Remember me talking about Xmarks shutting down? Well, it turns out now they’re kind of not. Seems like their userbase was willing all along to pay for the service. So, okay, that’s good, and I’m glad to see a business being able to keep part of itself alive. But another sync company, called Fruux, is now trying the same sort of thing—directly asking their users to pledge a (smallish) amount to keep their service online and growing.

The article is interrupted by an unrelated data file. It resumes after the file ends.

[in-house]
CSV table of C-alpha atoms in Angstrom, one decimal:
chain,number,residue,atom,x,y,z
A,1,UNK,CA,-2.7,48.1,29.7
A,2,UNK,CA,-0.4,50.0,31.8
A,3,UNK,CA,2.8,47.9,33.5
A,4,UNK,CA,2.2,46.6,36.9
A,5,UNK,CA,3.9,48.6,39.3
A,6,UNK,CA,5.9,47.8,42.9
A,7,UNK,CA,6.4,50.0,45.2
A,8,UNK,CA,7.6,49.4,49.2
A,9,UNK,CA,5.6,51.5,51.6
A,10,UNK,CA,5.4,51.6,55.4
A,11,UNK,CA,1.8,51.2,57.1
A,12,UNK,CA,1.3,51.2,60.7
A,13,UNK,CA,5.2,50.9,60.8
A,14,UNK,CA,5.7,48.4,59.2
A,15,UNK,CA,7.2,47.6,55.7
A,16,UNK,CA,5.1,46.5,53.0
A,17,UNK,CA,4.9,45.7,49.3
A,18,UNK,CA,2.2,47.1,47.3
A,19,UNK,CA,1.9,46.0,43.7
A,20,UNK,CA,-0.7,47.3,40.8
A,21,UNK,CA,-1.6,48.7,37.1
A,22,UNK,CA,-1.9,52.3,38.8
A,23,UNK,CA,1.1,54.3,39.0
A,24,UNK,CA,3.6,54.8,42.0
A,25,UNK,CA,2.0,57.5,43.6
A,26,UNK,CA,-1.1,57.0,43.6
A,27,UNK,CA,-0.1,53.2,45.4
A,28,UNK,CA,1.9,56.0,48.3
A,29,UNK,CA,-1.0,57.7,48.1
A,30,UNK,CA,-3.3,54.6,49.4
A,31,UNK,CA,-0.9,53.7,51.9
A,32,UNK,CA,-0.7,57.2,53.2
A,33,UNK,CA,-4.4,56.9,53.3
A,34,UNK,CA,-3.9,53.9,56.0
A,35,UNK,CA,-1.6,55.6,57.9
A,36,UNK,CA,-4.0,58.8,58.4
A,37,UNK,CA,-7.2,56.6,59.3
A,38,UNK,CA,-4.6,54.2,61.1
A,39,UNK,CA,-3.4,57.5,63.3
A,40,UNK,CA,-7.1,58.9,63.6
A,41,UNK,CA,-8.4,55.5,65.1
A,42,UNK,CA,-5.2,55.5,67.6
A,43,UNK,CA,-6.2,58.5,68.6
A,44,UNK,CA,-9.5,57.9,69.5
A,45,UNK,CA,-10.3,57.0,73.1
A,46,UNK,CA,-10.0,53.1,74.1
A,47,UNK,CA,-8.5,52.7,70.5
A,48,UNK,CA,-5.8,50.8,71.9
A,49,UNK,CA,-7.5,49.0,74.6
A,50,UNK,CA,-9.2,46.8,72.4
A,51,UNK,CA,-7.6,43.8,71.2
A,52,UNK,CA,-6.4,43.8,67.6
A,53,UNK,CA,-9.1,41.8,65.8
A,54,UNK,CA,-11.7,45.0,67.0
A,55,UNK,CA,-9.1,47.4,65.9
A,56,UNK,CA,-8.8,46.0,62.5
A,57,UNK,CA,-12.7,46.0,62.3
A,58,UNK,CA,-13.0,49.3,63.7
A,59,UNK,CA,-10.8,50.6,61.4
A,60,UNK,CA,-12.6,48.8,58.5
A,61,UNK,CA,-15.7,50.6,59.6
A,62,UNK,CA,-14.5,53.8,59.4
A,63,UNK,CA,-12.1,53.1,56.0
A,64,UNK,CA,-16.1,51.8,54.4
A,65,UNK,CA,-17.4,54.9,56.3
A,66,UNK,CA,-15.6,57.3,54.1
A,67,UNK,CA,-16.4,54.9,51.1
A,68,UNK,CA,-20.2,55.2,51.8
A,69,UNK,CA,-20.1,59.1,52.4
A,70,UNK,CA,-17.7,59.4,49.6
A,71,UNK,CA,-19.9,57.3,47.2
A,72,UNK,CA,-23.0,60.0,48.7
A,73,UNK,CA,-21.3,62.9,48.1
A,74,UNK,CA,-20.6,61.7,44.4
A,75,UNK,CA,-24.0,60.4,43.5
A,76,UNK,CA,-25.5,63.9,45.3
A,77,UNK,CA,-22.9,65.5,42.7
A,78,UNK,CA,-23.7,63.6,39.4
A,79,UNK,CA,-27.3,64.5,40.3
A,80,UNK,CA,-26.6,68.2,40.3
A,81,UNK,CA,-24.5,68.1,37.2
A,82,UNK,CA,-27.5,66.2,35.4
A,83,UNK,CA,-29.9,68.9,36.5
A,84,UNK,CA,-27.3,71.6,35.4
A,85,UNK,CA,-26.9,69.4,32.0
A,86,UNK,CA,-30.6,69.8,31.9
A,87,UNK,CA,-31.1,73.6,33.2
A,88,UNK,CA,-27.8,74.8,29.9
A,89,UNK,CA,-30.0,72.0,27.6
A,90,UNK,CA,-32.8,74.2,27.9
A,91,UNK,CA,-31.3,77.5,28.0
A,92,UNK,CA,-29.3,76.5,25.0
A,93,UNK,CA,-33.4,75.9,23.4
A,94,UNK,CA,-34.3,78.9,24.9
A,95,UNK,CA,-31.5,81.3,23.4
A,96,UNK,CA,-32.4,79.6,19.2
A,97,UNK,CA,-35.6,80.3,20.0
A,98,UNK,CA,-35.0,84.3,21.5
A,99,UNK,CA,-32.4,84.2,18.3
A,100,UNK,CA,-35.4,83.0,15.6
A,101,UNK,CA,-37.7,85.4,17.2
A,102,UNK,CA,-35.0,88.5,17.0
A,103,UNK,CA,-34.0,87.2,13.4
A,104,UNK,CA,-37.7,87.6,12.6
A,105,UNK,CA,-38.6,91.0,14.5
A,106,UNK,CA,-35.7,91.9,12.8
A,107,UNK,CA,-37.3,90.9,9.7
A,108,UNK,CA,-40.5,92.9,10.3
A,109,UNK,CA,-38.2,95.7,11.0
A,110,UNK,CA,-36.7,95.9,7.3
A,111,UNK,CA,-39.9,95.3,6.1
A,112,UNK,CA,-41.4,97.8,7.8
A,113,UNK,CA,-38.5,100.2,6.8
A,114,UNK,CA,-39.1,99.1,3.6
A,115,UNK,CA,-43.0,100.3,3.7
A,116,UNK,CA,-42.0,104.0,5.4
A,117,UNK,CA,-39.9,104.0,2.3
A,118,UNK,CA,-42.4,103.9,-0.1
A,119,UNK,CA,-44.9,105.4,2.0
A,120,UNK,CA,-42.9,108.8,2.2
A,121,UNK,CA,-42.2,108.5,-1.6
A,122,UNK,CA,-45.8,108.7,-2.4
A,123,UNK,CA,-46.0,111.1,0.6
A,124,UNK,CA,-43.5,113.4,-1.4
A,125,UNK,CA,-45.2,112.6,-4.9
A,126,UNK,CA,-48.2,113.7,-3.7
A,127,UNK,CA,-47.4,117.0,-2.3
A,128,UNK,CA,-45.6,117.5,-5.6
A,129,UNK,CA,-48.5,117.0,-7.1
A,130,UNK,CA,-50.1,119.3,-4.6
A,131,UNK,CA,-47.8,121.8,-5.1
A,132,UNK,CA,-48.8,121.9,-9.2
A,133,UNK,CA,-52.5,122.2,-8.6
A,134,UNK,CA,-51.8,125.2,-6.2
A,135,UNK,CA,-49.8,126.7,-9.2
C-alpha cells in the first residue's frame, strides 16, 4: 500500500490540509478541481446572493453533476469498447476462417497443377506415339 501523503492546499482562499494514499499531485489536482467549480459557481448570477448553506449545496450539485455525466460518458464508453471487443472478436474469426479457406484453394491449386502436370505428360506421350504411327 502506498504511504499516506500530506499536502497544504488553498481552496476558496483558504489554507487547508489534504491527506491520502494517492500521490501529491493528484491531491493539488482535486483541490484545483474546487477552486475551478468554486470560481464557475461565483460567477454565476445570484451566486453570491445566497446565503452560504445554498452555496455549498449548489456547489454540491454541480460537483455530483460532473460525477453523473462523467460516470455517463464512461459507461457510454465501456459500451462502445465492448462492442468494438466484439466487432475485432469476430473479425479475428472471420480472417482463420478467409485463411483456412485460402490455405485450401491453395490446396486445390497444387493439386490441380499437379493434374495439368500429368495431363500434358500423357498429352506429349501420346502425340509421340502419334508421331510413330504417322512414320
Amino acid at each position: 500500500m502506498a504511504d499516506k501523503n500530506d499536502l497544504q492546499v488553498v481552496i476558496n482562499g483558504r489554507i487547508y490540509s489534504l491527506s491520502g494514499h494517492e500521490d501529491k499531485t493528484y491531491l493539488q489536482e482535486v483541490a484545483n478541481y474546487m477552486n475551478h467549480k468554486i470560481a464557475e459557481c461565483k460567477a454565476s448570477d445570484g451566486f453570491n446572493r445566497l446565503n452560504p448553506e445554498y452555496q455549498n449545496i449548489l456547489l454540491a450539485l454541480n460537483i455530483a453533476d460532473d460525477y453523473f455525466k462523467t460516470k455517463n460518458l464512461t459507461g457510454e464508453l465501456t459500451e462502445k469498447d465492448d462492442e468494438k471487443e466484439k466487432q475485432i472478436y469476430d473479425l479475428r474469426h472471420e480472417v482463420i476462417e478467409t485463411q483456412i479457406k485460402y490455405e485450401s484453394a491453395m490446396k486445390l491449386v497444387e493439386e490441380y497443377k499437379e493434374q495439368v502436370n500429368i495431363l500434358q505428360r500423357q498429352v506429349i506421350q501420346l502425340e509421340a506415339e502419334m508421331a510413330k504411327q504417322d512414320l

Now, while I like the idea of Fruux—it’s a preferences pane for Mac users to let them sync two machines, just like one does with MobileMe, but on a local network—it’s kind of disturbing to see more than one young business in this sector reveal in public that the business began more or less accidentally, never gained a profitability model, and is now hoping to get one by riding the coattails of another crisis unfolding in exactly the same way. A bloodless assessment, but true. It leaves me to wonder just how many of these services began and are operating this way, simply coasting along on Chris Anderson’s assertions that free is the future, never mind that it’s not working for a lot of people, and hoping something works out. Seriously, is this how the internet’s doing business? C’mon.